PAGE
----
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Classical Editor: Rob Barnett

 

 

 

 

MUSICWEBLOG July-August 2005

Reviewer: Robert Hugill

Friday 15th July

Just signing off a compilation disc entitled Life is Beautiful ordinarily such things are rather doubtful, just an excuse for companies to recycle existing recordings that youíve already heard. But in this instance the recordings all come from ABC, the Australian Broadcasting Company, so I was able to get to know a number of fine artists that Iíd not come across before, along with a striking new piece by Ross Edwards, called Dawn Mantras, written to be performed on the sails of Sydney Opera House Ė now that would have been something.

One track, by Saffir Ė The Australian Guitar Quartet, entitled Rumba Flamenca, had me wanting to wave my arms and dance along to the music, rather a difficult feat when riding a bicycle through Central London. Most of my review listening is done on my bicycle. Though stopping to make notes does rather impede progress when late for work, you canít beat cycling through Battersea Park on a sunny day with something fine on the headphones as a sound track. Once the ABC disc is signed off, Iím moving on to pastures new; the first of a batch of discs of Jewish music from Naxosís Milken Archive project.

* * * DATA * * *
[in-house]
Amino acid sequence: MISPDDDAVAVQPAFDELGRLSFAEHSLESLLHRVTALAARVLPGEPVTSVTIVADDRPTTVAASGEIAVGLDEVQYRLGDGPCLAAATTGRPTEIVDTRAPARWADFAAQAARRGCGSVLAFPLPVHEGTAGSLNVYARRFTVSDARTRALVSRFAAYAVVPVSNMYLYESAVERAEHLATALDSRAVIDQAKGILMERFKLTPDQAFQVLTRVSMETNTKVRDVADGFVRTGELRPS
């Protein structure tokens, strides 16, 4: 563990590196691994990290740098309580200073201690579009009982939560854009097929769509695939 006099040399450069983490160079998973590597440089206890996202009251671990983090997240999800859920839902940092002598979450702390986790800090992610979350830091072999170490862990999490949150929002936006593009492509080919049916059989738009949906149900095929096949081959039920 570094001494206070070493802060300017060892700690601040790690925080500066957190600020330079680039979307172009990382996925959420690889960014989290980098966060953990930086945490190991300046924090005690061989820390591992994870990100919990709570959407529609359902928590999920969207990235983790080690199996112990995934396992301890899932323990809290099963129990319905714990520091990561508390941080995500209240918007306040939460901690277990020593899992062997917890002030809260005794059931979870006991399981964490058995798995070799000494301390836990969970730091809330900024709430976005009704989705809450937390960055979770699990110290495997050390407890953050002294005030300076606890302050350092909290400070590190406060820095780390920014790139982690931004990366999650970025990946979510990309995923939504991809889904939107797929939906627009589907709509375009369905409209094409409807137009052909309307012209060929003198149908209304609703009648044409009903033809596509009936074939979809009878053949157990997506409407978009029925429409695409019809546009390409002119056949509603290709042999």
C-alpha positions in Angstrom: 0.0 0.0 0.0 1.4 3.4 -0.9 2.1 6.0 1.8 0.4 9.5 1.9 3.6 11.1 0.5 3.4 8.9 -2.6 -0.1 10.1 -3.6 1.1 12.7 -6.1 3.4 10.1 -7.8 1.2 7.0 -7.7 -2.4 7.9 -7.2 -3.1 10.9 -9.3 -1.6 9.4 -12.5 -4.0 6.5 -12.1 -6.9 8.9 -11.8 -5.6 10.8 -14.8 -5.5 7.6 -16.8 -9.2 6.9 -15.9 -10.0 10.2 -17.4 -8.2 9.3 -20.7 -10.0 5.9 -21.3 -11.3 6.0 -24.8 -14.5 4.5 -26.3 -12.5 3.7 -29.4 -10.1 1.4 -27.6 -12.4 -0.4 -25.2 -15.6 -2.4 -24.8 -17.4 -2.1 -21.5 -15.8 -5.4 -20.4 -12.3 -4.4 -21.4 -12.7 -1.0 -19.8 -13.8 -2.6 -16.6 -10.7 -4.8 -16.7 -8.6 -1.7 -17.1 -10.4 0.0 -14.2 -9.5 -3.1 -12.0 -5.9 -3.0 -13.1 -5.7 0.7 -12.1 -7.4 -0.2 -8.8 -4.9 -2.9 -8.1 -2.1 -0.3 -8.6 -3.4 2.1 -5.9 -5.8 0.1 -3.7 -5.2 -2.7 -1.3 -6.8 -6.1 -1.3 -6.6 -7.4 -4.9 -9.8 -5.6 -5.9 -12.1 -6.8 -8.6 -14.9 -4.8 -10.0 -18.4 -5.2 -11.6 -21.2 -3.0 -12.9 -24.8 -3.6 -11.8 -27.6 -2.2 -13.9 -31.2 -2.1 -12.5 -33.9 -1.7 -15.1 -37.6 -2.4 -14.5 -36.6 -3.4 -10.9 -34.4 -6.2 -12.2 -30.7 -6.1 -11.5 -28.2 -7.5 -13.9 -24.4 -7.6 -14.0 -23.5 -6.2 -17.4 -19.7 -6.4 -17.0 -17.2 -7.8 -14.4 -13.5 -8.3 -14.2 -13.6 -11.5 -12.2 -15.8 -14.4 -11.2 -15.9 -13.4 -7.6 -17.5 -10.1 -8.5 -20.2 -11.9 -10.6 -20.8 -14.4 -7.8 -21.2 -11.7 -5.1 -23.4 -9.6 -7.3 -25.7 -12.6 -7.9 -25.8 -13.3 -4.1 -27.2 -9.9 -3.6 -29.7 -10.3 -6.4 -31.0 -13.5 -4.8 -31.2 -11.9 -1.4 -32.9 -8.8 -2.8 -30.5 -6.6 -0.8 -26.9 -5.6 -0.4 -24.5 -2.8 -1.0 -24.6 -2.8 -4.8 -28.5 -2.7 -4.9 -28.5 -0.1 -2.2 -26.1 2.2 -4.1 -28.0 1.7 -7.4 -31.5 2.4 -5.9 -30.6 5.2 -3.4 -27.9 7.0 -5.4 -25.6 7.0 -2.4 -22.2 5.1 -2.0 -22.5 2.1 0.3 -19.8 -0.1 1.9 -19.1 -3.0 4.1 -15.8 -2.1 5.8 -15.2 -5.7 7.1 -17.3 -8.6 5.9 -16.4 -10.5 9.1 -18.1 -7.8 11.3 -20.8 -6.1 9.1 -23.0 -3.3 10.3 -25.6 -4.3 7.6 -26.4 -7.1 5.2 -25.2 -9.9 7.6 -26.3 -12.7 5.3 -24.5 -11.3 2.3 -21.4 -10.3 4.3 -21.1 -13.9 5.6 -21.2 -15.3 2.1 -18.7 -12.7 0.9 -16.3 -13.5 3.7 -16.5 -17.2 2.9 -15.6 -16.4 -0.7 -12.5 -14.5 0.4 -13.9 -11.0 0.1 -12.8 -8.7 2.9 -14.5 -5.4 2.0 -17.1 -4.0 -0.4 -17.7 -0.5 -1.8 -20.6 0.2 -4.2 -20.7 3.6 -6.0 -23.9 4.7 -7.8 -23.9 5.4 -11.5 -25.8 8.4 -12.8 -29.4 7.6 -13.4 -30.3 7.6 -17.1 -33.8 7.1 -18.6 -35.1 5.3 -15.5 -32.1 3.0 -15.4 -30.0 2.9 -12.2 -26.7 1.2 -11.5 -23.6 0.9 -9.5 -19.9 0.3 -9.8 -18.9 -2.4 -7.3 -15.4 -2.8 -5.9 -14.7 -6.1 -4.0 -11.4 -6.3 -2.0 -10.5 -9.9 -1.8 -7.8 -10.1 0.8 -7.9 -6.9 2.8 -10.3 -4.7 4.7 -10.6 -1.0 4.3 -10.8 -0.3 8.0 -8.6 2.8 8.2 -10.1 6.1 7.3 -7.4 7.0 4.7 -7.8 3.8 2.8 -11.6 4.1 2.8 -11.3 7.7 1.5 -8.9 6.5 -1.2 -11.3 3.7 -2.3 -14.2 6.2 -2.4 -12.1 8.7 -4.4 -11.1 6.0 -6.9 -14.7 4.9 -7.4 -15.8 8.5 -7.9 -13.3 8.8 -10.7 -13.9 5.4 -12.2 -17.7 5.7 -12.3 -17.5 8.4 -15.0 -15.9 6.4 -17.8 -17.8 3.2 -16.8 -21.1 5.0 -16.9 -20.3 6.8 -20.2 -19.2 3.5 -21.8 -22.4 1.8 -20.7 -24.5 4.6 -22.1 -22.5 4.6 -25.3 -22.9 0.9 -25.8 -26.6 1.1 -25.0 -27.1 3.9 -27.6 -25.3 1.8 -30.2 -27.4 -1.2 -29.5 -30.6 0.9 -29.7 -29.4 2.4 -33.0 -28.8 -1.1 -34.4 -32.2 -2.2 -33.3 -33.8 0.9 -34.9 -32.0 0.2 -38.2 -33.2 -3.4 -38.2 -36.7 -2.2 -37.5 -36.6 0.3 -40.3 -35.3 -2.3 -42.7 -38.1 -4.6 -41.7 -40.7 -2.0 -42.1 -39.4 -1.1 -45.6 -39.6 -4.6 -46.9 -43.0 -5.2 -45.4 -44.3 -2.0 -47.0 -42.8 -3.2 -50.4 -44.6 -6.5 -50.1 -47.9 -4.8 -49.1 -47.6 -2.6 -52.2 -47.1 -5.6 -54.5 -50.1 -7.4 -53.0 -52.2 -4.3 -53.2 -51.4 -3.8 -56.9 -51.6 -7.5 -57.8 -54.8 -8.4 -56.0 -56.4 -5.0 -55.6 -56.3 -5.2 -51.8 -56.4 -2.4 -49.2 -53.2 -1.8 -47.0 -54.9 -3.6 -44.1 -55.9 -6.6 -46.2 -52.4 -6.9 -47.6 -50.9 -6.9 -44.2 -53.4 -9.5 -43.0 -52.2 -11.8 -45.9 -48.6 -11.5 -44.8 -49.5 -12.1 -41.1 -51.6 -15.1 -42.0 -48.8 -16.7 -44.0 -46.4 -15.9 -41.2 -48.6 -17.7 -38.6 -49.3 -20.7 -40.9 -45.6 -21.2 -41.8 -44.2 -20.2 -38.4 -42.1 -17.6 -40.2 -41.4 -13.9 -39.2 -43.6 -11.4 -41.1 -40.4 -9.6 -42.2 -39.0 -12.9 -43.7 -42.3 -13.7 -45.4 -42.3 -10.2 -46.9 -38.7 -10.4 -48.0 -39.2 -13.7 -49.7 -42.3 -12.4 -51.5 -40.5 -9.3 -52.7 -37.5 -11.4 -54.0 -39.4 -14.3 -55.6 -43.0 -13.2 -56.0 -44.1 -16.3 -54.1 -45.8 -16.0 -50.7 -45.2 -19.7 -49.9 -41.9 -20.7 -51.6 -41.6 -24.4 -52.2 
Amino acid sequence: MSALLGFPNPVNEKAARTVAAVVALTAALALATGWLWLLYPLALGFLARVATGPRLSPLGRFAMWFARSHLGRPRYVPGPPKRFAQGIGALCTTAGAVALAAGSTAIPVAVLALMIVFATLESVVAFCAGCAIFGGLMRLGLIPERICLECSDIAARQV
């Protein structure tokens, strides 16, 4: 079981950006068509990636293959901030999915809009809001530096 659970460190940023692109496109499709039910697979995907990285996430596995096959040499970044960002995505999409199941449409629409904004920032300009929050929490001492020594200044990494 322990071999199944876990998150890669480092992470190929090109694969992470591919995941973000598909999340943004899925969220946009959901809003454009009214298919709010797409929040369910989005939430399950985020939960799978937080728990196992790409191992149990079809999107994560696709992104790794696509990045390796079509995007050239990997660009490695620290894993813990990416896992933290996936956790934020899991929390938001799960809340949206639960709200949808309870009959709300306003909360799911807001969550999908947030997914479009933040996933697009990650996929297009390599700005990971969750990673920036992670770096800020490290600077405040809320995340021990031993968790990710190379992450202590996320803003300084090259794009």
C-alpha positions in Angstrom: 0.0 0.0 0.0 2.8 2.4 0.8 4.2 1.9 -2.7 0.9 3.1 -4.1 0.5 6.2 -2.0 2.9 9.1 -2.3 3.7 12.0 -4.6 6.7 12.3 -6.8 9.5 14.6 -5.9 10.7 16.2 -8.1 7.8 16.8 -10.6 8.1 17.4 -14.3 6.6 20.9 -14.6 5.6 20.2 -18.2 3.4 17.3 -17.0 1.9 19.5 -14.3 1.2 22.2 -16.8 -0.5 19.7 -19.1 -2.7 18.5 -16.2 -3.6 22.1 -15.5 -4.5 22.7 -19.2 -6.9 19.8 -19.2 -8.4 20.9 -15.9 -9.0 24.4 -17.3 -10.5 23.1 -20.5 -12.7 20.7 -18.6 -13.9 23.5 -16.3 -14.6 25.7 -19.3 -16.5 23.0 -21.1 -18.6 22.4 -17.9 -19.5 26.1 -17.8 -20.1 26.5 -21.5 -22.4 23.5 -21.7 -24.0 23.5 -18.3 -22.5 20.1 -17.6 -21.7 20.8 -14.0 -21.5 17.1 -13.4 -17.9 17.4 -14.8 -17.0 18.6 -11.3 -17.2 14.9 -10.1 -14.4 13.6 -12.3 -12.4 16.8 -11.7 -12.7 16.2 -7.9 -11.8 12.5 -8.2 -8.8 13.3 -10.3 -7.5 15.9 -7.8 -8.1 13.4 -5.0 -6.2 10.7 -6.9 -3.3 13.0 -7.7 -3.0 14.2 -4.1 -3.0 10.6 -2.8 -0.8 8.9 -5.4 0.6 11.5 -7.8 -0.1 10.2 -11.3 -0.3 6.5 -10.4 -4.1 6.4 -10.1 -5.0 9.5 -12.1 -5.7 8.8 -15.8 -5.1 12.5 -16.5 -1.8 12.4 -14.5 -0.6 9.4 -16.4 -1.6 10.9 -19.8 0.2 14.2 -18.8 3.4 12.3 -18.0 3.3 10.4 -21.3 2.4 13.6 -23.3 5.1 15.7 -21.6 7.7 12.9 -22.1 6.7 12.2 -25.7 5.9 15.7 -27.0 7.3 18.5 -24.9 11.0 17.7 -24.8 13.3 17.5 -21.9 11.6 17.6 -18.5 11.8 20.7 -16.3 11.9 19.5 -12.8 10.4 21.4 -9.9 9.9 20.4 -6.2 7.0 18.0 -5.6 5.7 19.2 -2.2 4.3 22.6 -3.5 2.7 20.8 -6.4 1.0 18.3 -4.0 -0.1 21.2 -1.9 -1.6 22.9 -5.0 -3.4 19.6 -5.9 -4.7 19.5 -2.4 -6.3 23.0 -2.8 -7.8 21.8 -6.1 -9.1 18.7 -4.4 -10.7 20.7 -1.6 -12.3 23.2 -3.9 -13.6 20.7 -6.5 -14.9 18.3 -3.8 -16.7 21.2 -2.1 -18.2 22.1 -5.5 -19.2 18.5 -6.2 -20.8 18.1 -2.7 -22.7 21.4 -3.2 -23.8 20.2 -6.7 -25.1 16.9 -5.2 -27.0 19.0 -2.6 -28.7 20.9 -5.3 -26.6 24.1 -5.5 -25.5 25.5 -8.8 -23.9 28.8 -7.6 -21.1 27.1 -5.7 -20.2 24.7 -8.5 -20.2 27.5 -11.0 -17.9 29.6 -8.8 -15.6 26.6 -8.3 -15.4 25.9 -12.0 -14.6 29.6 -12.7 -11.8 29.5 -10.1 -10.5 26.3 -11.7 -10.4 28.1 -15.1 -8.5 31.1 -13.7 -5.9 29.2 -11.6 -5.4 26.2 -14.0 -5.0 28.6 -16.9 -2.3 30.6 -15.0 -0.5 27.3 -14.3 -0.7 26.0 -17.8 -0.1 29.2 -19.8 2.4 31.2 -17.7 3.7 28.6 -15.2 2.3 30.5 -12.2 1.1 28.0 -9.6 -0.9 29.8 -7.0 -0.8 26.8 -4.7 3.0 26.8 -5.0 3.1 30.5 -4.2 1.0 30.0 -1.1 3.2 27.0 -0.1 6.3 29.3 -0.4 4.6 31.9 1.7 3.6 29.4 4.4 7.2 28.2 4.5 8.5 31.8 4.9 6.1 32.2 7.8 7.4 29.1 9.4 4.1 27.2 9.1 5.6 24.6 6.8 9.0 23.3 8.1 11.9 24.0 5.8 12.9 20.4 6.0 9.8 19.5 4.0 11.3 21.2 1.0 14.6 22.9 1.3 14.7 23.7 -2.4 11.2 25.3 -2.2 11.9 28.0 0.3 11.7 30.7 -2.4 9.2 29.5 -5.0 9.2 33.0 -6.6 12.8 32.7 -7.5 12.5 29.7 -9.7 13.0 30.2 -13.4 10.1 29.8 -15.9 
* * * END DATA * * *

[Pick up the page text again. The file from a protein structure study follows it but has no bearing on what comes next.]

Monday 18th July

The first Milken Archive disc, a selection of concert pieces dating from between the wars; a period when cantors made tours of the USA and expanded their activities by adding secular concerts to sacred duties; much of the repertoire is sacred, Psalms etc. But, because they were for concert venues rather than synagogues, the pieces are accompanied by orchestra. Rather disappointingly the disc does not use original orchestrations but modern ones. Effective as they are, I did wonder whether the originals would have been so richly romantic. This issue of returning to original material is something that bothers me, probably in a way which would not bother the originators of the material. But in our poly-stylistical times, I think it is important to know that what we are listening to is true to its own style; something that really affects me when listening to modern recordings of Broadway shows.